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‘Cops’ TV show to film Sacramento County Sheriff’s Department

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Black Lives Matter demonstrators spoke at a meeting of the Sacramento County Board of Supervisors on Tuesday, July 12, 2016, addressing the recent police shootings making national headlines. Community organizer Kevin Carter later shared his though
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Black Lives Matter demonstrators spoke at a meeting of the Sacramento County Board of Supervisors on Tuesday, July 12, 2016, addressing the recent police shootings making national headlines. Community organizer Kevin Carter later shared his though

The Sacramento County Sheriff’s Department is getting some Hollywood exposure for the third time in seven years.

“Cops,” the long-running reality television show, will film Sacramento County deputies responding to calls, conducting traffic stops and interacting with residents for eight weeks. “Cops” camera teams previously followed Sacramento County deputies in 2010 and 2015, according to the county.

Department spokesman Sgt. Tony Turnbull said film crews will be assigned to deputies during the week by shift sergeants, and participation is voluntary. He expects filming to begin in the next couple weeks.

Seeing their local agency will help Sacramento viewers connect to the show, he said, and show those residents how and why officers behave the way they do.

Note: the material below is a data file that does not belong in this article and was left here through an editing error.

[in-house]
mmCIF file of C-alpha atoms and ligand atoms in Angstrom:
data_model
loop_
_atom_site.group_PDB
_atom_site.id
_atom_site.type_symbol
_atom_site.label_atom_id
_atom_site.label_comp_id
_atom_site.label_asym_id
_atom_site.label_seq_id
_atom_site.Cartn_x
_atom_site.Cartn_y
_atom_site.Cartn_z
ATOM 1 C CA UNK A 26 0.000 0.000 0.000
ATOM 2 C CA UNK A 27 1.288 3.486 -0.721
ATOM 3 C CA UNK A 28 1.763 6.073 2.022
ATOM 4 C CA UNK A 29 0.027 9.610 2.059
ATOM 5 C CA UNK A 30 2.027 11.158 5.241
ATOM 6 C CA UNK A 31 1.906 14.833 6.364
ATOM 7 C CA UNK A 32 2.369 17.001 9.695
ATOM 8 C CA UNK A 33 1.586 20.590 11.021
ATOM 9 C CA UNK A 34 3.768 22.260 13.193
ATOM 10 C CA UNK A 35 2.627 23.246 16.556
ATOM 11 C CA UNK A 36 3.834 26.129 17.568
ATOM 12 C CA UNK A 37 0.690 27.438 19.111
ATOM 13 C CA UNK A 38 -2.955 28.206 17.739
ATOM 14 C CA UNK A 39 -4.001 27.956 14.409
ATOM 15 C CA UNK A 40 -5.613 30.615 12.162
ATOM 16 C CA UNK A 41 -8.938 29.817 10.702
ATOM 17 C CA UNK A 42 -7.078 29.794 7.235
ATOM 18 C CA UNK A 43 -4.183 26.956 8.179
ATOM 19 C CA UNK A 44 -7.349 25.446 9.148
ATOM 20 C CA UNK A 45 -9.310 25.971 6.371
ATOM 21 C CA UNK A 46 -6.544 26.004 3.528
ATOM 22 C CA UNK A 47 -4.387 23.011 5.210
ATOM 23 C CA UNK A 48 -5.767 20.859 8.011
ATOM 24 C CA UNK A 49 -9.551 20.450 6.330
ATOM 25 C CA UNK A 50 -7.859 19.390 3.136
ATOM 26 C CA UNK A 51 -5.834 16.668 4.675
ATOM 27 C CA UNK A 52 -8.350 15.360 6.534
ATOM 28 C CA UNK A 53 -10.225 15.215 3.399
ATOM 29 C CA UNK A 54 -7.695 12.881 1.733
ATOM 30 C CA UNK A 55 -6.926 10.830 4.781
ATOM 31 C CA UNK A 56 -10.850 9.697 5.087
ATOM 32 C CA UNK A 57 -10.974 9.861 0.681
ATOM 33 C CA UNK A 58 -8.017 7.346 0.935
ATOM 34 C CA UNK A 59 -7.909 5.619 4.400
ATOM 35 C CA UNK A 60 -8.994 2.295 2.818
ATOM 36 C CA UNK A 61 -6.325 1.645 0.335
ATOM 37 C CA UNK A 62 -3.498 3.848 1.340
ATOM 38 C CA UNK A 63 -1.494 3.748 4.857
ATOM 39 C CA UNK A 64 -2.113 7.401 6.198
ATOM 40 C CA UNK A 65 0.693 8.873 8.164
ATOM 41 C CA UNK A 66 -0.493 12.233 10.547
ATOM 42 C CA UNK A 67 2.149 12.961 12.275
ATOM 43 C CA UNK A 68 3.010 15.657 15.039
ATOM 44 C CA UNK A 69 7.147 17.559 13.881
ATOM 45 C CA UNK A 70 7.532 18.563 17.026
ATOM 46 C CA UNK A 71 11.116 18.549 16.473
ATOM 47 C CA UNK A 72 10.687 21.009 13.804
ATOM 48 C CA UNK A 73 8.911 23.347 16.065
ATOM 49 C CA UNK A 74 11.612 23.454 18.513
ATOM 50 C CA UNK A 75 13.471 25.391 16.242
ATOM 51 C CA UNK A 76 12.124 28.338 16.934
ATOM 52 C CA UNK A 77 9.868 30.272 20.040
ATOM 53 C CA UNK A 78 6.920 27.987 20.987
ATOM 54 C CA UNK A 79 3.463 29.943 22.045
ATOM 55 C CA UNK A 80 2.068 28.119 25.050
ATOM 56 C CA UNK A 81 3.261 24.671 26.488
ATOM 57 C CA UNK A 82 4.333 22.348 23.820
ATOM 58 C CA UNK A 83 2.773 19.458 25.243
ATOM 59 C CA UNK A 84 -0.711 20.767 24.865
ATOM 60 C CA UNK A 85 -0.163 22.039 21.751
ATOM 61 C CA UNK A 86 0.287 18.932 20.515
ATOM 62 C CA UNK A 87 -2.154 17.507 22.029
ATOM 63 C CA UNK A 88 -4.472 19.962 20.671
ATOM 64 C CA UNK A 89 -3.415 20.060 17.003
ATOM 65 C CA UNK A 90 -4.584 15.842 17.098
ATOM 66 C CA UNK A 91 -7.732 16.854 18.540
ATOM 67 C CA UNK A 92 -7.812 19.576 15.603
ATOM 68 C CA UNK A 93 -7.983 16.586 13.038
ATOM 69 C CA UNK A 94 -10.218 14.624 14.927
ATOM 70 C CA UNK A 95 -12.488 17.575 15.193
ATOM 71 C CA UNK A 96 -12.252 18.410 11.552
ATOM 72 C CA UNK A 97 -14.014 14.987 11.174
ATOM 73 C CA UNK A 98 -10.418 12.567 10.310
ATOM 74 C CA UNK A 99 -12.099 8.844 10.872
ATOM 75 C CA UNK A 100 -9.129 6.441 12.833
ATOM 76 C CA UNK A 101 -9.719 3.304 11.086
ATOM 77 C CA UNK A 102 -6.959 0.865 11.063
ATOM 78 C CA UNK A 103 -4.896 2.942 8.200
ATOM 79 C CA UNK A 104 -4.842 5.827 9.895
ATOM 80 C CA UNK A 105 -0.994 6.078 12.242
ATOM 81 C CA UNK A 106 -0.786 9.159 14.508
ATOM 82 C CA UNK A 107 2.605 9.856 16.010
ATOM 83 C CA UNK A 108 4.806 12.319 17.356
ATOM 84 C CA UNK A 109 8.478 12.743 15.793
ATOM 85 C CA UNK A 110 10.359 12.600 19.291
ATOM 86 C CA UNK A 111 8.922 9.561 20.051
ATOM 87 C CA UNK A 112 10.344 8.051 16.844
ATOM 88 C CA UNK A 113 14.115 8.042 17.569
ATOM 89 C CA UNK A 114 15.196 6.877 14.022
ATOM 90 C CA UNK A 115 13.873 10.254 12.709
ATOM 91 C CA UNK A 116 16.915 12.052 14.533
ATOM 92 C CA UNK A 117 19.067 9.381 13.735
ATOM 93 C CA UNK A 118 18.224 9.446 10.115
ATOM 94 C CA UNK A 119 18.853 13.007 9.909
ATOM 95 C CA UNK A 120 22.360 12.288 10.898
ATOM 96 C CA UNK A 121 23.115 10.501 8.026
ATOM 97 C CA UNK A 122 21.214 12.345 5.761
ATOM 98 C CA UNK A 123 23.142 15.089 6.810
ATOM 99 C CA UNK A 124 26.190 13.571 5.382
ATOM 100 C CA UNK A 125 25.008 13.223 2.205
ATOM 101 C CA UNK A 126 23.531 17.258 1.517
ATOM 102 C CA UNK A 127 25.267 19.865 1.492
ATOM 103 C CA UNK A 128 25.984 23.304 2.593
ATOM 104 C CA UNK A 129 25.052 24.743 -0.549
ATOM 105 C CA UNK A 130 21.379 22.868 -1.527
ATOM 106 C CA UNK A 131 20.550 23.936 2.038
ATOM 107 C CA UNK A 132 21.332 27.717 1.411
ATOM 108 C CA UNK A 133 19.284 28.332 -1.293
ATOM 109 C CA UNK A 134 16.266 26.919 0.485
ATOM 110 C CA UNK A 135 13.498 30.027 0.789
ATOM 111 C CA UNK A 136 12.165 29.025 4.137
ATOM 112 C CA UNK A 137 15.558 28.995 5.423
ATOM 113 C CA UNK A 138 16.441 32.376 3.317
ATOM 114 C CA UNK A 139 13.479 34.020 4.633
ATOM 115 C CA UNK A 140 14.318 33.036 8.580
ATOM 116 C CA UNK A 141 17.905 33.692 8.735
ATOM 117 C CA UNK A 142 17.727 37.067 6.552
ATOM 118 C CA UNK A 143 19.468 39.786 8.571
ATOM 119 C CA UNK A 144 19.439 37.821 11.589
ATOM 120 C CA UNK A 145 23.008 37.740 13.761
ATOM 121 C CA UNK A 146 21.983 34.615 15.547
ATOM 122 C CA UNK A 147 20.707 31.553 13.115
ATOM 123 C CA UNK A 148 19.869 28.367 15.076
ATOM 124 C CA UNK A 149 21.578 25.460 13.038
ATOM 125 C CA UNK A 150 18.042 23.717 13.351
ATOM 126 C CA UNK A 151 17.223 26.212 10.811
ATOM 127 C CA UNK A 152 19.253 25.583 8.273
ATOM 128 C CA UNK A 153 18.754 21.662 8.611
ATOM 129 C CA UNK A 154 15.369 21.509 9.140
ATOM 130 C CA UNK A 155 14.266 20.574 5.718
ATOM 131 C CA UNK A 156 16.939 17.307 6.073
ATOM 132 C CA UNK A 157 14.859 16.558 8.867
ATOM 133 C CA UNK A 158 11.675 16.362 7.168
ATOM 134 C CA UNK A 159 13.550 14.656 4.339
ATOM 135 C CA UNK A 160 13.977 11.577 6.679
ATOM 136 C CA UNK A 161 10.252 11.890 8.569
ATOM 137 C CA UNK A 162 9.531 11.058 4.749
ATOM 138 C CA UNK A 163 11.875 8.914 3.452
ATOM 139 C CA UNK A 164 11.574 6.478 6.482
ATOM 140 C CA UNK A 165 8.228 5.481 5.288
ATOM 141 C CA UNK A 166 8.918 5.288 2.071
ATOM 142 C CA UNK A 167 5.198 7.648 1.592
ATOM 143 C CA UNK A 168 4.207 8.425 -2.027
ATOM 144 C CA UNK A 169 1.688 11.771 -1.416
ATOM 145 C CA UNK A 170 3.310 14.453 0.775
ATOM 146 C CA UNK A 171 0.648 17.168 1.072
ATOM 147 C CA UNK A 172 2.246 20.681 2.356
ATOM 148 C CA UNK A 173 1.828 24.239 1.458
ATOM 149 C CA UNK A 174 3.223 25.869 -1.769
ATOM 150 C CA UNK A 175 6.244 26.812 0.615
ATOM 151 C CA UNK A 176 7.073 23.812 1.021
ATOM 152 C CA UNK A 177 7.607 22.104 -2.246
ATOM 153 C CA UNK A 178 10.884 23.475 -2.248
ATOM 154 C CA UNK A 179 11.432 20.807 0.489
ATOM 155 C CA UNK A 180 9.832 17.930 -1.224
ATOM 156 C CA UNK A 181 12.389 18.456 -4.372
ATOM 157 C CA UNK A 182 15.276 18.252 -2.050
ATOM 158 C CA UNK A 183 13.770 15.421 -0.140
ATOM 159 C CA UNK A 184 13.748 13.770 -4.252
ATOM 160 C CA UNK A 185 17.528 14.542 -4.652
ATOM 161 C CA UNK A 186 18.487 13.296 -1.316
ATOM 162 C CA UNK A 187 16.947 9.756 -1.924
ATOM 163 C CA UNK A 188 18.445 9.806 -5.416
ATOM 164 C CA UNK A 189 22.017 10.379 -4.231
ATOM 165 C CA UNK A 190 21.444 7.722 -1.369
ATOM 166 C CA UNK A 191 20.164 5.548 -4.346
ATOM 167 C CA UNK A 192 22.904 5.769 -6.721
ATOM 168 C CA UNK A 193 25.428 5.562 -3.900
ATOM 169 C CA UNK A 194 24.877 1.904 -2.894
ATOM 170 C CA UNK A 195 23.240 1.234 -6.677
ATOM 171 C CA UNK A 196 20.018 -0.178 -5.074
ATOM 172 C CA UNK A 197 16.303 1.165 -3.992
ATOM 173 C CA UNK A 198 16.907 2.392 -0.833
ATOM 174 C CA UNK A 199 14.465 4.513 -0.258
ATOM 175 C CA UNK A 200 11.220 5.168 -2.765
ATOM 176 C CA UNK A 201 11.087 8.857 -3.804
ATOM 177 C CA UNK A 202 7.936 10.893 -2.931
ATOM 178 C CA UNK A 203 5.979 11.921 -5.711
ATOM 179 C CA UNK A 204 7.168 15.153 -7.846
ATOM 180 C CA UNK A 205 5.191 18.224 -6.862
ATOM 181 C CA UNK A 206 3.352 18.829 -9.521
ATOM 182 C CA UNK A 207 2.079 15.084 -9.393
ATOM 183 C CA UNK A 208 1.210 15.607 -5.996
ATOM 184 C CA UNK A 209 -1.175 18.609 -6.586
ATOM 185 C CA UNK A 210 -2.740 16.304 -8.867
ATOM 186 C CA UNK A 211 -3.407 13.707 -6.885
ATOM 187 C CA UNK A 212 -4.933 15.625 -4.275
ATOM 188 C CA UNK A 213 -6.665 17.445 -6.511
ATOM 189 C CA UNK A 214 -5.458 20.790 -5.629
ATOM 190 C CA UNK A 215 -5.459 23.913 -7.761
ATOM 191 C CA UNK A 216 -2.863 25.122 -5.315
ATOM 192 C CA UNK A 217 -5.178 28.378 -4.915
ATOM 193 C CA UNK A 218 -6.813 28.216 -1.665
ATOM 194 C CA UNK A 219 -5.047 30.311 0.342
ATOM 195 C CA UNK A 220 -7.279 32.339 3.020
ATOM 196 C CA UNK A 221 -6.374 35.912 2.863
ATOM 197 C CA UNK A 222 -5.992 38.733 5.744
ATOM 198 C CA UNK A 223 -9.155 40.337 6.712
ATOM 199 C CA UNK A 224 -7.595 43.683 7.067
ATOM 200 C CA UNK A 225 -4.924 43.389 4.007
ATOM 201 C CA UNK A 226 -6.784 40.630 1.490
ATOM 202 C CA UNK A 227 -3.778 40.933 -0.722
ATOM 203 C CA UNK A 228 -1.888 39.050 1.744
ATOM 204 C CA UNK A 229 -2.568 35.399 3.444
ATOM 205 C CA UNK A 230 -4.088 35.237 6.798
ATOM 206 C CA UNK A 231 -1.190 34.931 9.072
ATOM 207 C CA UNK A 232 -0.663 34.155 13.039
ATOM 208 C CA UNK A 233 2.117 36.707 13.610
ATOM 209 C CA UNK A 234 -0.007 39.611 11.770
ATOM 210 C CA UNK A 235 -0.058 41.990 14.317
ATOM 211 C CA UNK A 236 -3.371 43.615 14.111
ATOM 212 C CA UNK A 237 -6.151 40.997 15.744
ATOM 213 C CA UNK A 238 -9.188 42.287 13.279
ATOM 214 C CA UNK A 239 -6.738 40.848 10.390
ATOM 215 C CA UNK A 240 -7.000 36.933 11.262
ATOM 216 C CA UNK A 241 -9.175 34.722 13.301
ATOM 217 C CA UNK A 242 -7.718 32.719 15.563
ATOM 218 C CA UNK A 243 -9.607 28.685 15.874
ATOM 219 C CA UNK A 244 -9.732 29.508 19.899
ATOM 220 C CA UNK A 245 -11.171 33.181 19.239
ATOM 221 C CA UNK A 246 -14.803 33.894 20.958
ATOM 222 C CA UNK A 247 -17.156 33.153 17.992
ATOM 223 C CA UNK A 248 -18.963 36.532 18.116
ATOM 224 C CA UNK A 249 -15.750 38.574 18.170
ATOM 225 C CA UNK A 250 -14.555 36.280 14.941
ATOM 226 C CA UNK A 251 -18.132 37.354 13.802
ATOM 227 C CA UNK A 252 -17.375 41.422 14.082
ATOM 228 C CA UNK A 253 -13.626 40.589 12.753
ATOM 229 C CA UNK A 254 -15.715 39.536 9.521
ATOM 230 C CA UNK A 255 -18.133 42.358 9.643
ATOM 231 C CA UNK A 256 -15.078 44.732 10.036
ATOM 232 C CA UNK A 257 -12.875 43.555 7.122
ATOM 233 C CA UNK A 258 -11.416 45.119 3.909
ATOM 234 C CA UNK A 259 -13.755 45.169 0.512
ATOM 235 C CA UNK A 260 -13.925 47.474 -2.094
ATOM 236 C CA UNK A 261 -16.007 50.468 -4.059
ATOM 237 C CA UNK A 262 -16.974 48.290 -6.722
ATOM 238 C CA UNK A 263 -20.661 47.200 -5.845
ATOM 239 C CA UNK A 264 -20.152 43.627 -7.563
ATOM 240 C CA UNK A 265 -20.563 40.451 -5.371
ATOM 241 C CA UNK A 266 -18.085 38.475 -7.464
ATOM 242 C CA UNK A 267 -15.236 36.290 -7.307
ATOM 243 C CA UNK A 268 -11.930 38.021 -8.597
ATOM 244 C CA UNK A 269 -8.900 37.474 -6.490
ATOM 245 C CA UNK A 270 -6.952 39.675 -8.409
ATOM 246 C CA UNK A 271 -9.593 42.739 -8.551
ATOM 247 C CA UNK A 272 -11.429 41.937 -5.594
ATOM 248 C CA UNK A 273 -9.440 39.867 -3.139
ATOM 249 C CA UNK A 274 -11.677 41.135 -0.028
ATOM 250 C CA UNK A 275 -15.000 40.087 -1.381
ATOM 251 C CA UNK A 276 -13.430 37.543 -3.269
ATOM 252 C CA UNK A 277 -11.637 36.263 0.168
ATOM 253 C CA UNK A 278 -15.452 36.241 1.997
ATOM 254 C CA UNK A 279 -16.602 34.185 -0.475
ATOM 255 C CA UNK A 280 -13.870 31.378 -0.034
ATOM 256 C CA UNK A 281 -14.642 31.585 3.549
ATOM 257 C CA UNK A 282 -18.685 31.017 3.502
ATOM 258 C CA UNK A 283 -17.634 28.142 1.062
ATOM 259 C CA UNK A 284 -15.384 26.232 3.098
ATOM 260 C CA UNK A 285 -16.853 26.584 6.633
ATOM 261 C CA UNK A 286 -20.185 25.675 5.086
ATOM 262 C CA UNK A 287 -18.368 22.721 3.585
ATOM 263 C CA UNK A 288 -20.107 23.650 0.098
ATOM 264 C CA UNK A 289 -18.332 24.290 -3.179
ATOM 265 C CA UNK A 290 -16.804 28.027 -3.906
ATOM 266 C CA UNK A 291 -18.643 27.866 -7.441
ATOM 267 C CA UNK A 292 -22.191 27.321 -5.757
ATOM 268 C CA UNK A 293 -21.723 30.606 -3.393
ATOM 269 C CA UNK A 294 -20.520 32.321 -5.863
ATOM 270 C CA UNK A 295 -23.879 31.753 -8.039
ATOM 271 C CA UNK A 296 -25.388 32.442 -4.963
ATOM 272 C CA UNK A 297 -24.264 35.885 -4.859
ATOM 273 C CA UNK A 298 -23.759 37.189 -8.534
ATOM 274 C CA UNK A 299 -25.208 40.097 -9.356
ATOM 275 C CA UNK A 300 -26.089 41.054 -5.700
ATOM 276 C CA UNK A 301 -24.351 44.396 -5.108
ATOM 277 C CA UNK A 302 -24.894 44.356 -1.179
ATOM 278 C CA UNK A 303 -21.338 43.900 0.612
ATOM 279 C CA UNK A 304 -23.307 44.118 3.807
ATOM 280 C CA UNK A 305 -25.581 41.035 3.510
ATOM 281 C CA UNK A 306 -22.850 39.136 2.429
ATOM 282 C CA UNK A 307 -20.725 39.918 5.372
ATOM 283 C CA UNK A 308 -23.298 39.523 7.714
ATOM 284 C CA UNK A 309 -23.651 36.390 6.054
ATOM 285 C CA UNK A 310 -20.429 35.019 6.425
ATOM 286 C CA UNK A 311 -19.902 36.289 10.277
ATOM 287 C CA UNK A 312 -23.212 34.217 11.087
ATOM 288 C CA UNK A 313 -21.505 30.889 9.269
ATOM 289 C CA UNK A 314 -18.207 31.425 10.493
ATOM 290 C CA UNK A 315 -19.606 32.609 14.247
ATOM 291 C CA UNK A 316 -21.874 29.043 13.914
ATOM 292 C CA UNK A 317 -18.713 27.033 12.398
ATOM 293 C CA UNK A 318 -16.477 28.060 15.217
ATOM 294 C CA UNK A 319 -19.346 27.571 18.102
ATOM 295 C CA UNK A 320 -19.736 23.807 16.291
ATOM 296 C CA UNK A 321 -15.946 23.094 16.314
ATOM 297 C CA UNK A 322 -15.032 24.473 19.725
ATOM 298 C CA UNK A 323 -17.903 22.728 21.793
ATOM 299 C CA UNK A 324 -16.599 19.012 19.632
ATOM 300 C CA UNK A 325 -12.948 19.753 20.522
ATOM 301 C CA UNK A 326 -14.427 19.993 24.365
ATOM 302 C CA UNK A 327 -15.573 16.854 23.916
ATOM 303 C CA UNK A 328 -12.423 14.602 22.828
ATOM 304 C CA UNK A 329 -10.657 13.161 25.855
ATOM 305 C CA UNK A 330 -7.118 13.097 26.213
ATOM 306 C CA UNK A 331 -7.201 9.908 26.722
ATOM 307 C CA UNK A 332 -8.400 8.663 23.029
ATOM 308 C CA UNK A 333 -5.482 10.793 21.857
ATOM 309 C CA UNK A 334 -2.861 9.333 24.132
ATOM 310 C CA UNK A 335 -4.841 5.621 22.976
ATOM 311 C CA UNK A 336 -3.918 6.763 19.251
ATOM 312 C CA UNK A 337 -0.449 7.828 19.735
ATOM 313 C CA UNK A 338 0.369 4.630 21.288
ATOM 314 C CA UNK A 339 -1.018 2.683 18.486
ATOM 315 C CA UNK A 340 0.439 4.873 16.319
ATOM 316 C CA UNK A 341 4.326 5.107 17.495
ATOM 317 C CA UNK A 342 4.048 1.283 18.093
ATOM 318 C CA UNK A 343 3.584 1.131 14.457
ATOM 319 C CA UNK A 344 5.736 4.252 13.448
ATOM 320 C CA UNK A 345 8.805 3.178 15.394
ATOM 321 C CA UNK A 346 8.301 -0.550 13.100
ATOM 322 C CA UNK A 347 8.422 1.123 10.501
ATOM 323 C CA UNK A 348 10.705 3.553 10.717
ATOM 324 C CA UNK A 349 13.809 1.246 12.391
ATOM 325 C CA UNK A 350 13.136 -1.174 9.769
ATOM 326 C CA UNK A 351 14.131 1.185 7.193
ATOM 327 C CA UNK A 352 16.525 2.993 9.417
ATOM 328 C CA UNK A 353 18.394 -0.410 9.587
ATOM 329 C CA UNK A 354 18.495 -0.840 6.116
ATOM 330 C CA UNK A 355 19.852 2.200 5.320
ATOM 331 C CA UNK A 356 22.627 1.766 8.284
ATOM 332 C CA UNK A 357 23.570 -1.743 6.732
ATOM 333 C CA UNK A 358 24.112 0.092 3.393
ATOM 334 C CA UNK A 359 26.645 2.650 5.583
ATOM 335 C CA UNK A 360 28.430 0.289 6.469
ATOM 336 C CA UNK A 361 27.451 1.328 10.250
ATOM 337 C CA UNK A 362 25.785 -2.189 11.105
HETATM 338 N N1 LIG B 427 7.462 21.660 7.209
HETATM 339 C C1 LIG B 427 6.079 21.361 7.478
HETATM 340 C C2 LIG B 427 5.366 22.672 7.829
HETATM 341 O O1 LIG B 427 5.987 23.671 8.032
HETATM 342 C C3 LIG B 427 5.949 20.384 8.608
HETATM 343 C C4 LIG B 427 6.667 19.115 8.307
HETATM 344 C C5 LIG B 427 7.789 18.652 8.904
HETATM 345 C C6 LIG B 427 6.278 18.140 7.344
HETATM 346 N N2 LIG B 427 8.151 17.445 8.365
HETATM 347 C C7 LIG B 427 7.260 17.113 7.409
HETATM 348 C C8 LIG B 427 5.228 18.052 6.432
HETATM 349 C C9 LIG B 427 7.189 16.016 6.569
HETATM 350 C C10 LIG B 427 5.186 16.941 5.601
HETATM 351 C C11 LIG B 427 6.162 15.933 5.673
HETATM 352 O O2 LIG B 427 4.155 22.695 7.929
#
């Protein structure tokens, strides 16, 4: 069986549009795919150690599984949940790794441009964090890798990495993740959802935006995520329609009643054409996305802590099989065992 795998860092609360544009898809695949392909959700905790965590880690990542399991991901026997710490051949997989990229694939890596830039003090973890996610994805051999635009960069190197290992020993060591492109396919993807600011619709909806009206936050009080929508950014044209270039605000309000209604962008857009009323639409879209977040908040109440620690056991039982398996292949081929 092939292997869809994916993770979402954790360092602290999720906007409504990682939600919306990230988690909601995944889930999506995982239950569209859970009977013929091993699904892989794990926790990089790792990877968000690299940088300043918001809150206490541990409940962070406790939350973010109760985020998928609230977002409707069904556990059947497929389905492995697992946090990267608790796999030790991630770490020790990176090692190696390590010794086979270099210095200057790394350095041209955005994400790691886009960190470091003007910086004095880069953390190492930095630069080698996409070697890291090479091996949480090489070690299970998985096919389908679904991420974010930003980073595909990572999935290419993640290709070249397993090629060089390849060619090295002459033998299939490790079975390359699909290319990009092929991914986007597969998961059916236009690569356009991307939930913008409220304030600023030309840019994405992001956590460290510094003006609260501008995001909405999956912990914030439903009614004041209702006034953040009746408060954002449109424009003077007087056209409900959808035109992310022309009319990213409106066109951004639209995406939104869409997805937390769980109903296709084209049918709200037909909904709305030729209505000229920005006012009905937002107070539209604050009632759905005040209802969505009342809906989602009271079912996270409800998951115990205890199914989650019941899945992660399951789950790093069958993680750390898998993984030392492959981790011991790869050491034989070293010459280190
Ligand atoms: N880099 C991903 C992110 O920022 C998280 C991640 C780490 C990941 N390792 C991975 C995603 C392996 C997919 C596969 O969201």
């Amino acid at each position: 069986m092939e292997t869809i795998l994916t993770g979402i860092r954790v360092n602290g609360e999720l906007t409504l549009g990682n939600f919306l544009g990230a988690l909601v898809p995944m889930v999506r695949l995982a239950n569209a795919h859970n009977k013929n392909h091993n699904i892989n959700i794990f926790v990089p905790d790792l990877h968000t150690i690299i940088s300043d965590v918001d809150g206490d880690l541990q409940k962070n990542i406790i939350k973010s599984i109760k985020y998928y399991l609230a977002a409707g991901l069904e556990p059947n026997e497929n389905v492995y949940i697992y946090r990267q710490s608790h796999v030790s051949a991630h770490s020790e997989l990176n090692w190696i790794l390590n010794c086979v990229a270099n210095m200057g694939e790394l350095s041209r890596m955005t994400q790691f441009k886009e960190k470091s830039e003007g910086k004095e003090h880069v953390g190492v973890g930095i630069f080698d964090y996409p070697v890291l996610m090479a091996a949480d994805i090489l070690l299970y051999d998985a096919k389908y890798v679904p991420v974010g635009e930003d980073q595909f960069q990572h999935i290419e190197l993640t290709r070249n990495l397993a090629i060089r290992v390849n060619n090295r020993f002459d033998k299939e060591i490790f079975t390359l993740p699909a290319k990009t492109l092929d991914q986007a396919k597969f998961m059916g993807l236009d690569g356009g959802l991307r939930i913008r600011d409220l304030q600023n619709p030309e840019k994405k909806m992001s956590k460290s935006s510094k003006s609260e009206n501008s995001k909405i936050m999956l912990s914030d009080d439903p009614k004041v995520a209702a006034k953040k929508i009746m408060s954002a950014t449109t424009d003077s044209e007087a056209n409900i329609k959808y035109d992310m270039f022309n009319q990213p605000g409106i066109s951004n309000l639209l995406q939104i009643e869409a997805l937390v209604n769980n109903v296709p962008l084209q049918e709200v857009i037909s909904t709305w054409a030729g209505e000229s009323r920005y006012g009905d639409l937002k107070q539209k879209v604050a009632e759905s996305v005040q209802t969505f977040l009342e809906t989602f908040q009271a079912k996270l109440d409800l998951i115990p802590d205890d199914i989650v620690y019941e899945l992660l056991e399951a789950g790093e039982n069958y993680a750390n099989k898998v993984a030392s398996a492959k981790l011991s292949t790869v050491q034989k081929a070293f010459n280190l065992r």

“It gives people a little bit of perspective of some of the things we deal with on a daily basis,” Turnbull said.

Certain crimes and victims will be off limits for the cameras, like sexual assault and child abuse, due to privacy and confidentiality concerns. The department has the final say on what goes on air in all circumstances, he said.

Homicides will not be featured either, he said, because they’re long-term investigations that wouldn’t be completed by the time the episodes air.

Because cellphone videos and surveillance cameras are commonplace these days, having a camera crew in the car doesn’t change the way officers behave, Turnbull said.

“That’s the nature of the beast these days,” he said, and officers always operate “under the understanding that there could be” a camera on them.

“Cops” is an unscripted show featuring three separate police incidents per 22-minute episode. In one episode from 2015, Sacramento County detectives chase down a stolen Honda Civic and question the driver and his passenger at a gas station. One of the detectives explains how car thieves will replace the license plates of the stolen car with plates taken off a car of the same make and model to conceal the theft.

In the past, the Sacramento and Elk Grove police departments have also worked with the show. Sacramento Police Department spokesman Matt McPhail said the agency is not working with “Cops” this time around.

“Cops” began airing on Fox in 1989 and is one of the longest-running television shows in the U.S. It moved to the Spike network in 2011.

“The show’s been around for forever,” Turnbull said. “Everybody’s probably seen it.”

The show’s producers could not be reached for comment.

Ellen Garrison: 916-321-1920, @EllenGarrison

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